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Re: [dvd-discuss] Re: nimmer

Two points:

1. Unauthorized derivative work is infringement....while a purist (such as 
nimmer) may argue that, I believe that unless the work is published 
commercially, the matter is beneath the recognition of the court (what's 
the latin phrase?). Even for private publication, I also believe the 
matter is beneath the court. (By private publication, I arrange to publish 
an un authorized derivative work and give it away to selected people under 
the contract that the work be only for their private use. This has been 
done before.)

2. Was the DMCA needed to fight NAPSTER? No. They seemed to keep bringing 
in NAPSTER to bolster the DMCA.

Bryan Taylor <bryan_w_taylor@yahoo.com>
Sent by: owner-dvd-discuss@eon.law.harvard.edu
11/05/01 04:25 PM
Please respond to dvd-discuss

        To:     dvd-discuss@eon.law.harvard.edu
        Subject:        Re: [dvd-discuss] Re: nimmer

--- Eric Seppanen <eds@reric.net> wrote:

> 1. Modifying DIVX software to bypass designed-in limitations would be
>    illegal because:
>   A. You would need to copy the software to do so, and that would be
>      copyright infringement, or

Well, he neglects the possibility that you write your own from scratch, 
other than that it is a good point. Suppose DeCSS wasn't original but was 
fact a patched version of the XingDVD player. I think Xing would not be 
with this. See the next answer.

>   B. You would need to create an "unauthorized derivative work" that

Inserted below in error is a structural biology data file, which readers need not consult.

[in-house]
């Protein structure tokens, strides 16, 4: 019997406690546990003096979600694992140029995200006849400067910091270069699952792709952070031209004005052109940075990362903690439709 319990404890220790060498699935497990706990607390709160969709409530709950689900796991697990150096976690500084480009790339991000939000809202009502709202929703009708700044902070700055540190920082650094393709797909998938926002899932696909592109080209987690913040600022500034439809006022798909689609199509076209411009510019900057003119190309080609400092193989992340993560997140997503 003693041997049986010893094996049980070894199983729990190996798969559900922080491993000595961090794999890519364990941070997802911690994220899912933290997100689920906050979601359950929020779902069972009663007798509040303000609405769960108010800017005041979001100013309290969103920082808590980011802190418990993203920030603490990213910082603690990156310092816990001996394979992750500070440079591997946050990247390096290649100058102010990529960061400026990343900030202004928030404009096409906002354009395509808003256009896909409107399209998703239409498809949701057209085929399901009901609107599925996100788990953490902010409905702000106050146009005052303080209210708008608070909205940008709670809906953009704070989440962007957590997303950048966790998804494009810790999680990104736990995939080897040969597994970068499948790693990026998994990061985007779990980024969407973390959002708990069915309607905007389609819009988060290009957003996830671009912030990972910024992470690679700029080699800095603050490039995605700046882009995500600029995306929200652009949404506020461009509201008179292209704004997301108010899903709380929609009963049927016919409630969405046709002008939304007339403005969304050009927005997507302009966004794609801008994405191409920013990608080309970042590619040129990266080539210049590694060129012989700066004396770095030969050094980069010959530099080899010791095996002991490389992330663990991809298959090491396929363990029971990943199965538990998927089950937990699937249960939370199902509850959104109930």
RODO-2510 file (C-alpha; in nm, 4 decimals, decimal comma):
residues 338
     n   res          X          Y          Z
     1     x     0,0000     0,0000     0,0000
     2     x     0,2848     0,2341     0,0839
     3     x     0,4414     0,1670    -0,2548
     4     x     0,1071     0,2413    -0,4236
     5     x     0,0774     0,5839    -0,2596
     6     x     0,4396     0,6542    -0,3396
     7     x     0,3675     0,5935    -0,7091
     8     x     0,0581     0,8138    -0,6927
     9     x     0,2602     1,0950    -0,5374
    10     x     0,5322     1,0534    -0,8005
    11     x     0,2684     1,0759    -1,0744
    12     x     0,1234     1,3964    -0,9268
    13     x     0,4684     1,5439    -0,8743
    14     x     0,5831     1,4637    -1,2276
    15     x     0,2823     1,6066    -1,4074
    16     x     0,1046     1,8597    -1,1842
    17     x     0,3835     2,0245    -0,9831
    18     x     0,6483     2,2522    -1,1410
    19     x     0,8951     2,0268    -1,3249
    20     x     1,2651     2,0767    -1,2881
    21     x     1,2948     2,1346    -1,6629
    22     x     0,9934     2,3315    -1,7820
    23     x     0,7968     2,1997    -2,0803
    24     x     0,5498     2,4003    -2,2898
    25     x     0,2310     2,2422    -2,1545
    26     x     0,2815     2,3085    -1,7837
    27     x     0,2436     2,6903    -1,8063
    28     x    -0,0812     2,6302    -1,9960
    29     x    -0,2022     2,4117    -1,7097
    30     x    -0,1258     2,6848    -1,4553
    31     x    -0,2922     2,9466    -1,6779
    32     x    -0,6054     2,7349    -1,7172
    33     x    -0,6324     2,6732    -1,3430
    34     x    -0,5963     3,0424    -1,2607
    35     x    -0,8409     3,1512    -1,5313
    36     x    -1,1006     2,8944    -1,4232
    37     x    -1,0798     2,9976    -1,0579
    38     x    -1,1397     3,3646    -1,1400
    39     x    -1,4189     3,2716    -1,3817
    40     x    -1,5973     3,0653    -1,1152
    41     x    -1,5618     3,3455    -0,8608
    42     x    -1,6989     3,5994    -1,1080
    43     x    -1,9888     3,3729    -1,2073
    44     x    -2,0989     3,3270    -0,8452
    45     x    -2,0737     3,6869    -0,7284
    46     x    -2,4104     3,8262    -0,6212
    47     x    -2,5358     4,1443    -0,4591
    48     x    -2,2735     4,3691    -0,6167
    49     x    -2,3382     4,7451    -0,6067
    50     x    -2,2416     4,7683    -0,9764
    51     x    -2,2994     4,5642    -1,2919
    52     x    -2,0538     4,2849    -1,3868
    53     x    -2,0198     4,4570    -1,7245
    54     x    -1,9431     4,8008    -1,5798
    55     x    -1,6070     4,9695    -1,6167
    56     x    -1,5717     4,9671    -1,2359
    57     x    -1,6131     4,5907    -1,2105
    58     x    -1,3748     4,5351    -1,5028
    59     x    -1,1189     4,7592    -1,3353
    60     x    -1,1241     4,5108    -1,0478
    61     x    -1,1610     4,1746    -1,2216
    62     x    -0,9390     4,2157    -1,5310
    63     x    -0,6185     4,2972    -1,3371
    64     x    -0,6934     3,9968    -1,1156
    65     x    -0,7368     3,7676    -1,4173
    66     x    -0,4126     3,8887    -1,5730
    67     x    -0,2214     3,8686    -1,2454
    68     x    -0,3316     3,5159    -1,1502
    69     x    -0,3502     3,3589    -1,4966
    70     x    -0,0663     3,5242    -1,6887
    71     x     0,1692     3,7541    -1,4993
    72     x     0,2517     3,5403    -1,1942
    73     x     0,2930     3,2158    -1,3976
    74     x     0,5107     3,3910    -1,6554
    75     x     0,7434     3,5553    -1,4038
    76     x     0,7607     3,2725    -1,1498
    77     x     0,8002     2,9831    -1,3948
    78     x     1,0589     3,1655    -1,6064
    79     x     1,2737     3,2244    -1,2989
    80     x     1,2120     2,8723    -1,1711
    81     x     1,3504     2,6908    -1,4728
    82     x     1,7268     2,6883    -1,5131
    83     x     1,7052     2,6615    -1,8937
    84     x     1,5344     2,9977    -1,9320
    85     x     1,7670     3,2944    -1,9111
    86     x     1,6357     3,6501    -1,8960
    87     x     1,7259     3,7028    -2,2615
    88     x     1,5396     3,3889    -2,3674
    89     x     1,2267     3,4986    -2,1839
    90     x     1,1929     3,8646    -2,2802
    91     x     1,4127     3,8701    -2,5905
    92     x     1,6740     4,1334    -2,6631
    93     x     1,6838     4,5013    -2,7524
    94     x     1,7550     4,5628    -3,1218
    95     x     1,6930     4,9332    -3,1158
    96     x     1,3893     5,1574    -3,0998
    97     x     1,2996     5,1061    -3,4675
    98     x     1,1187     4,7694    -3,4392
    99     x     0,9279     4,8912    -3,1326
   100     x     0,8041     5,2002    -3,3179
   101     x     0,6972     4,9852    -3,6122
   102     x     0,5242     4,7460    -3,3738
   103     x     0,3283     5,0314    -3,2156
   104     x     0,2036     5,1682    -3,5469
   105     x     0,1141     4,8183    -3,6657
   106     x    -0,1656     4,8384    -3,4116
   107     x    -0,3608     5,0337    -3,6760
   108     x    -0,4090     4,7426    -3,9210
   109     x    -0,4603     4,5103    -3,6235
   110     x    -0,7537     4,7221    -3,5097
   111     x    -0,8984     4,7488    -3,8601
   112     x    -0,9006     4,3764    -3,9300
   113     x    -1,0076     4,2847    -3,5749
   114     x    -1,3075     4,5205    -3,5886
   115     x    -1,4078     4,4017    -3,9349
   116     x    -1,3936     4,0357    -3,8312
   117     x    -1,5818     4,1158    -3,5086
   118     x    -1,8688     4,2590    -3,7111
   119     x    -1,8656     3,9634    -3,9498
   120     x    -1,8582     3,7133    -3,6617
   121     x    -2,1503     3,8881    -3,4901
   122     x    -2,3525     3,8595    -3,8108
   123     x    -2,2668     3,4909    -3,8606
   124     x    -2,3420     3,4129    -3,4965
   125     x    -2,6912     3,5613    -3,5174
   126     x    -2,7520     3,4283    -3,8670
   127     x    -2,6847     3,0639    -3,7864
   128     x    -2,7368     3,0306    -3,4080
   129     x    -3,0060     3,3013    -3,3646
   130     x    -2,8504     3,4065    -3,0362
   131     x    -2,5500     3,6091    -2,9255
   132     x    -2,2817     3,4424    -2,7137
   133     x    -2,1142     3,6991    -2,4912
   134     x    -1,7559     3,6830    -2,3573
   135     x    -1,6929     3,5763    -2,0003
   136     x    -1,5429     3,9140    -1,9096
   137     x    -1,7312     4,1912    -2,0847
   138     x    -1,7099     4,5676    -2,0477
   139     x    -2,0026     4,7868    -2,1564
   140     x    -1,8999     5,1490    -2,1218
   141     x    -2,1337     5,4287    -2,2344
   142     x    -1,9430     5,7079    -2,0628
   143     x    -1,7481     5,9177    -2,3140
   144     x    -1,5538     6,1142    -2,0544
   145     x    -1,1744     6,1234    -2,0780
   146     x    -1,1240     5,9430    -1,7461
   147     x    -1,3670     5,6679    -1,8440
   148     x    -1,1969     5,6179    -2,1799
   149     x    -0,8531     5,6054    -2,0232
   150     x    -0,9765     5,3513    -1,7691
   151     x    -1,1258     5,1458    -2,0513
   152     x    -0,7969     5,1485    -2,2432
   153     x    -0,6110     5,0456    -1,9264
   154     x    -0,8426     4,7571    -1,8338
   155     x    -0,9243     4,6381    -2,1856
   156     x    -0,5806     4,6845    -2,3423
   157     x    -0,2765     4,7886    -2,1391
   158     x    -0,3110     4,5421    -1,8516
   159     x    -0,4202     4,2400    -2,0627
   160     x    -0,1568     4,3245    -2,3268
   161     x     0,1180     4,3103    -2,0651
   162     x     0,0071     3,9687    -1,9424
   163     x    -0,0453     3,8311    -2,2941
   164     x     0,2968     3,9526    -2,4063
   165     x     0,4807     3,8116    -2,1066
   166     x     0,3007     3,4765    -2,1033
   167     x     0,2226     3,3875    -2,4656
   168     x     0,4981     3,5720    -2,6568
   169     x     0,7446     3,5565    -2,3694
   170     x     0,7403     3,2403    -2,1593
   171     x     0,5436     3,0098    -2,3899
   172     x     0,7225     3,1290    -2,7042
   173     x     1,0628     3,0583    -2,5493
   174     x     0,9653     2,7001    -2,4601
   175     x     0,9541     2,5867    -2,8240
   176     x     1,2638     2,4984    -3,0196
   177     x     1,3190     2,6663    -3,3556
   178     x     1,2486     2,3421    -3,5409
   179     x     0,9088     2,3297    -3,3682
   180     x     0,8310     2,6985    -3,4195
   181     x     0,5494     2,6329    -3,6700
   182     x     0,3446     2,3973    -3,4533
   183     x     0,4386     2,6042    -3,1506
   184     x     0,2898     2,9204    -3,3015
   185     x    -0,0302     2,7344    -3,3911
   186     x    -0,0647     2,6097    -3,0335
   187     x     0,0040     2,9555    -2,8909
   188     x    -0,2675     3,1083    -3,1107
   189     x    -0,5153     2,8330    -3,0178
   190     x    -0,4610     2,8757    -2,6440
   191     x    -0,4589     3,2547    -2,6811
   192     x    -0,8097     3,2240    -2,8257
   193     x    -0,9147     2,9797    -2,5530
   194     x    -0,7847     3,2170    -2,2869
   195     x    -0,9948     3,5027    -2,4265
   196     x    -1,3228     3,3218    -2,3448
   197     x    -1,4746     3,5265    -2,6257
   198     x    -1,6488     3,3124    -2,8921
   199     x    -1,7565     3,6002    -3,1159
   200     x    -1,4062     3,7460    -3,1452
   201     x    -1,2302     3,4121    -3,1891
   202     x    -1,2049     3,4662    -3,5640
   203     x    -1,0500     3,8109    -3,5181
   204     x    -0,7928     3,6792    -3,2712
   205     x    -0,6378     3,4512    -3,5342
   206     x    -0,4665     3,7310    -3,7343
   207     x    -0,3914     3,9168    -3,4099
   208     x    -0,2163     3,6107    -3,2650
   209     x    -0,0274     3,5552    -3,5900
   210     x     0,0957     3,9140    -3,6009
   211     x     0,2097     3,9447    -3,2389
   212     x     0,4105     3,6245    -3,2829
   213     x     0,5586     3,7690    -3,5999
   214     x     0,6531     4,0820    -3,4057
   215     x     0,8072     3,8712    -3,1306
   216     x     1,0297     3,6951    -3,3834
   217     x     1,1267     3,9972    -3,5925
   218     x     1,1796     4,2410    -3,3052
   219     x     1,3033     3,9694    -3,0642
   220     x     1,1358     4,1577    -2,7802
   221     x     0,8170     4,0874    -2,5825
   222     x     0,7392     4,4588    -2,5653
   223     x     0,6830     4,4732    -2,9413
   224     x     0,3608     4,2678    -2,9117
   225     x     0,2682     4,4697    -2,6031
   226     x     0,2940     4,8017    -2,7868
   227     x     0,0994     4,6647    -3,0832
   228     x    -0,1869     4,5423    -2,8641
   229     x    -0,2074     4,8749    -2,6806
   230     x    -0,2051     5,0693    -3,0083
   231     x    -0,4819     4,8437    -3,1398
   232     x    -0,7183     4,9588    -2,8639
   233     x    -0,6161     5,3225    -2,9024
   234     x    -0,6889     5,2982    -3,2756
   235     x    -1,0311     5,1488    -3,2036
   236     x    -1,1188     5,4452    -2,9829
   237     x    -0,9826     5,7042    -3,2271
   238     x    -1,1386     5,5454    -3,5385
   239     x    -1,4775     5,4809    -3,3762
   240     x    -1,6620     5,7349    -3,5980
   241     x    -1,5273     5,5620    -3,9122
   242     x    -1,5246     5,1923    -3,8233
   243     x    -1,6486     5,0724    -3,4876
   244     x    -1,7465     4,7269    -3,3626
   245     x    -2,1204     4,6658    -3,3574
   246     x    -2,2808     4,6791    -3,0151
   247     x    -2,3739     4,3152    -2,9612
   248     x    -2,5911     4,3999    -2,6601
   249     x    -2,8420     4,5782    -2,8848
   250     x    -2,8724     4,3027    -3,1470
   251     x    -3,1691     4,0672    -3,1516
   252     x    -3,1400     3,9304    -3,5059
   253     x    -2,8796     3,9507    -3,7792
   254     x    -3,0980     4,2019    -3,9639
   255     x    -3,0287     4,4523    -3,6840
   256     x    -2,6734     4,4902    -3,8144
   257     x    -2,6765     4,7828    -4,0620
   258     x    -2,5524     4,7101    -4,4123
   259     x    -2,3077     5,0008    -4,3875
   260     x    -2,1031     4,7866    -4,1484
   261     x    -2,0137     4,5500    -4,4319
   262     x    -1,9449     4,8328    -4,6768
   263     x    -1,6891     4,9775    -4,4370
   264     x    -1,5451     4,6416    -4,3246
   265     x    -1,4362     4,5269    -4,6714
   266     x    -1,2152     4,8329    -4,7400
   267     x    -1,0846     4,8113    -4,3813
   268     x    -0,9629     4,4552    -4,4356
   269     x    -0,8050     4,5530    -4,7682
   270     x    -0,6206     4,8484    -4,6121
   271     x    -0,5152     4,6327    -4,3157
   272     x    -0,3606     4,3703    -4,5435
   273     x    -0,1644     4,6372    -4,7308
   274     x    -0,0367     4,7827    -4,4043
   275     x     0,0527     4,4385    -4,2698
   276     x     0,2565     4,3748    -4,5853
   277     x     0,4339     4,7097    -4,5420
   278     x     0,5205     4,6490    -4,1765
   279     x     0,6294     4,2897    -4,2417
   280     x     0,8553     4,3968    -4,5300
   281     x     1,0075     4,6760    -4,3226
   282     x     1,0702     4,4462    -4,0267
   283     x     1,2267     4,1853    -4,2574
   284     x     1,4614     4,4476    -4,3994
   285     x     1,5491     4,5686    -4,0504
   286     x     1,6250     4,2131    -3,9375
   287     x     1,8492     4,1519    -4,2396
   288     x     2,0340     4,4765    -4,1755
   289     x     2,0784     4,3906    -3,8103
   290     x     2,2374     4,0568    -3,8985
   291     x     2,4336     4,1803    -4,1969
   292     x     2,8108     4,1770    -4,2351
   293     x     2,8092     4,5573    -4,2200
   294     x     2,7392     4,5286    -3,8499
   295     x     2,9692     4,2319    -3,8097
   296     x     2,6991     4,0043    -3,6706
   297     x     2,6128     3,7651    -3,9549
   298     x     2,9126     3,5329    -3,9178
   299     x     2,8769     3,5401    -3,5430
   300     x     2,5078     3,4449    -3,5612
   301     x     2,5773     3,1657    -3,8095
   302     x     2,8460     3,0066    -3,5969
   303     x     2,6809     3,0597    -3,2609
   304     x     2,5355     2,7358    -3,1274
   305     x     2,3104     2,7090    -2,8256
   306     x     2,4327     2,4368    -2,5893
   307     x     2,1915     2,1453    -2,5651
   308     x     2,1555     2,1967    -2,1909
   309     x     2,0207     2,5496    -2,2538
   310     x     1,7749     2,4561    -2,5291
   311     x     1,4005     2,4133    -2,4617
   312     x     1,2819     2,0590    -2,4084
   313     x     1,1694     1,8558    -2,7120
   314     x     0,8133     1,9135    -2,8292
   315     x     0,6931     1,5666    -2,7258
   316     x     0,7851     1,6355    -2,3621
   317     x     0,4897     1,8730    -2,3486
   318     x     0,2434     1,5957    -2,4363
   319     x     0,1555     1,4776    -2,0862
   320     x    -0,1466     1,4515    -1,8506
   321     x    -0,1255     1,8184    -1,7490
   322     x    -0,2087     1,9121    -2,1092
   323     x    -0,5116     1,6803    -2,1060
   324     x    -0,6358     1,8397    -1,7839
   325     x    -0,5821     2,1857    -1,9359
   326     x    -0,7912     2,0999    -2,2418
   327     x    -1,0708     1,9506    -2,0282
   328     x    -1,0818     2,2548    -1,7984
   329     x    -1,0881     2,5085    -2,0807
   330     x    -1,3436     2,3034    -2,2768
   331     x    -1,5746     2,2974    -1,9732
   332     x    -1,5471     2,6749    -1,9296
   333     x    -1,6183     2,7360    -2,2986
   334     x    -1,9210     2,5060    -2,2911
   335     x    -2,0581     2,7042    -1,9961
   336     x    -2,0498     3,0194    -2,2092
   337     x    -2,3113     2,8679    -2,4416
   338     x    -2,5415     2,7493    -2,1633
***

>      is assumed to be illegal in an unspecified way.

Yes. Xing would sue the crap out of you. "Space shifting" for personal use
isn't going to save you if you make a derivitive that's got important 

> 2. The "impropriety" of breaking "anti-copying technology" will be
>    stopped cold by the DMCA.

He obviously thought the DMCA would be different than it ended up being. 
If the
DMCA had punished distribution of decrypted works and punished possesion 
of a
decrypted work without owning the original, it would be a reasonable law.

> These arguments are given bolster claims that contract law is an
> unnecessary addition to the balance of rights.
> I see several problems here:
> - reverse-engineered DIVX software might be possible, evading 1.A and 
Forgive the guy for not realizing this. He's not a programmer.

> - modifying your own copy of software might be legal, evading 1.B.
It might be impossible to enforce this, but "space shifting" is about as 
far as
you can reach in this direction. The theory there is that the underlying 
isn't part of the work itself. 

> - it's not explained why the "unauthorized derivative work" in 1.B is
>   illegal.  Is he assuming that a hacker distributes actual hacked
>   binaries?  Not very ingenious... any good hacker should be able to
>   figure out better ways that aren't (at least obviously) copyright
>   infringement.

That is one of the statutory rights of a copyright holder. "To make an
unauthorized derivitive work" whether or not you distribute it is 
You have a fair use defense, but to apply a crack hack, you'd better be 
to publish papers on computer security or the like.

> - His article demonstrates that rights-eroding shrink-wrap contracts
>   aren't necessary.  One of his arguments depends on the rights-eroding
>   DMCA-- that's not exactly forward progress.  If you remove the DMCA 
>   from the equation the argument falls apart, because the Divx business 
>   model won't work if there's a way for free viewers to exist.
> I would actually like to see the the article succeed in its goal; 
> shrink-wrap contracts bug me as much as anyone.  But the logic in his
> Divx example just doesn't cut it in my opinion.  I fail to see a way
> that Divx's model could gain fair copyright protection without the
> problems we see with the DMCA and with shrink-wrap contracts.

Well, its obvious the DMCA didn't turn out to be what he thought. It is a 
law because of it's absurd overreaching. There certainly are some more 
steps that could have been taken that would adequately arm the MPAA to 
Napsterization of DVD's in the courtroom. 

As it is, now everybody thinks the MPAA are a bunch of assholes and they 
the law and feel good about doing it.

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